Direct-Drive Wind Turbines
In 2010, NPPD officially returned the Springview Wind Facility to service. Originally a two-turbine, 750-kilowatt demonstration project constructed in 1998 to determine the viability of wind energy and distribution voltages in Nebraska, the site became a new kind of demonstration project 12 years later.
The two direct-drive wind turbines are a new technology in the design of utility-scale wind turbines. They are significantly different than the wind turbines used at NPPD’s Ainsworth Wind Energy Facility and other wind farms in Nebraska. Direct-drive turbines do not use a gear box, which is a major component used to increase the rotation speed of the large rotor to several hundred revolutions per minute for the generator. For this new technology, electric inverters are used to synchronize the generator into the grid versus using gearboxes.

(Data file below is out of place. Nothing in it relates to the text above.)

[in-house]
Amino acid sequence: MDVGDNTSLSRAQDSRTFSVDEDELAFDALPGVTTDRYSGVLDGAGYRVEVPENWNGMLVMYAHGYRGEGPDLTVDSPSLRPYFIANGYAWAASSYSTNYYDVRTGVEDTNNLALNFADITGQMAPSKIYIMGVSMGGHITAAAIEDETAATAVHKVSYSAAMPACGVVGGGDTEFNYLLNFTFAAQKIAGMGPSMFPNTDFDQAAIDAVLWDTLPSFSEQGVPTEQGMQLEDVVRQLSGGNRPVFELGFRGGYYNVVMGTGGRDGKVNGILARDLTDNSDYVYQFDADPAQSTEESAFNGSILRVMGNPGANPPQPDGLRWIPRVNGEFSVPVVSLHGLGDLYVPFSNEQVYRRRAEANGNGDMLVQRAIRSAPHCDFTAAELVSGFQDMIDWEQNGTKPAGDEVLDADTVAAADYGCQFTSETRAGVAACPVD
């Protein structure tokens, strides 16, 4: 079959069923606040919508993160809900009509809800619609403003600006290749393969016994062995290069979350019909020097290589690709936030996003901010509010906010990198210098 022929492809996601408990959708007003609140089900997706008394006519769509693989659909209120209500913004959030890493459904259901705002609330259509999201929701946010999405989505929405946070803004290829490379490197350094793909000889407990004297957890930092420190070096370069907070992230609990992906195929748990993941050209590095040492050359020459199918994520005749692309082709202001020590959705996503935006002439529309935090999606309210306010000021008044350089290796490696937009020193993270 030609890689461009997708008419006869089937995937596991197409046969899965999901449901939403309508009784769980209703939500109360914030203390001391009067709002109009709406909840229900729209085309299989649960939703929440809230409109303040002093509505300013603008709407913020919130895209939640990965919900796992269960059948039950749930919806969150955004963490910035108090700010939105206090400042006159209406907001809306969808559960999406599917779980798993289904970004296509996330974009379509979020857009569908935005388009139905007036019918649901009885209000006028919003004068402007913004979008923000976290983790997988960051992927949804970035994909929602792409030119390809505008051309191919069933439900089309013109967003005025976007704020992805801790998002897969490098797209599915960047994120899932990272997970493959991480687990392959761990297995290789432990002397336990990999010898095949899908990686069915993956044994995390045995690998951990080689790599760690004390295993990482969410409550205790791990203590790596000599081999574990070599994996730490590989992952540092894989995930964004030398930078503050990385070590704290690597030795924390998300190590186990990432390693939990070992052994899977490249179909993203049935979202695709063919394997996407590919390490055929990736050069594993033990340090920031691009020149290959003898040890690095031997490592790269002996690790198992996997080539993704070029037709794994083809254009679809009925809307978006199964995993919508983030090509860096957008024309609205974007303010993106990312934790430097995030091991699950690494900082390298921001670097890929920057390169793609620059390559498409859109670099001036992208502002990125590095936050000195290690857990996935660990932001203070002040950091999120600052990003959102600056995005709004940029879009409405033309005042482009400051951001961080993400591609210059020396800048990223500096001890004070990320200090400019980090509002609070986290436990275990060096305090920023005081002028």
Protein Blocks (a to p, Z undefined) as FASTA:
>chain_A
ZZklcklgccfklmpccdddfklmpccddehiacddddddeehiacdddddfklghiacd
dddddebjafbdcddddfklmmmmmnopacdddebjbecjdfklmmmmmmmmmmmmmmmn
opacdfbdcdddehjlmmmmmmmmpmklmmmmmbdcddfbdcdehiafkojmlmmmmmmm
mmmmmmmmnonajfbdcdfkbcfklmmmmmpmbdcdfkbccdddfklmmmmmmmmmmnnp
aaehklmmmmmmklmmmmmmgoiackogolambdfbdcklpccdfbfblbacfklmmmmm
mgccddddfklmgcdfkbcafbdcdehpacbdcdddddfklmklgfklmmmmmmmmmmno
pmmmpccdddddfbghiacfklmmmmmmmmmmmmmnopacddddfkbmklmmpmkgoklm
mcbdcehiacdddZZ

The new turbines are Vensys 77 models with rotors 252 feet in diameter and a hub height of 213 feet. The blades and rotor weigh 38 metric tons, the tower structure 90 metric tons, and the generator 42 metric tons. A total of 300 yards of concrete was used in the pad mounts for each tower. Rotor speed is 17.5 revolutions per minute, and the wind speed rated output for the turbines is 29 miles per hour.
Bluestem, LLC, based in Omaha, owns and operates the turbines, and has a 20-year, power purchase agreement with NPPD who purchases the electric energy and shares the renewable energy credits and knowledge gained with Omaha Public Power District, Lincoln Electric System, Municipal Energy Agency of Nebraska, and the City of Grand Island. Bluestem, LLC, is responsible for maintenance of the turbines. Energy generated from the two turbines is interconnected into the Ainsworth-based KBR Rural Public Power District electric distribution system.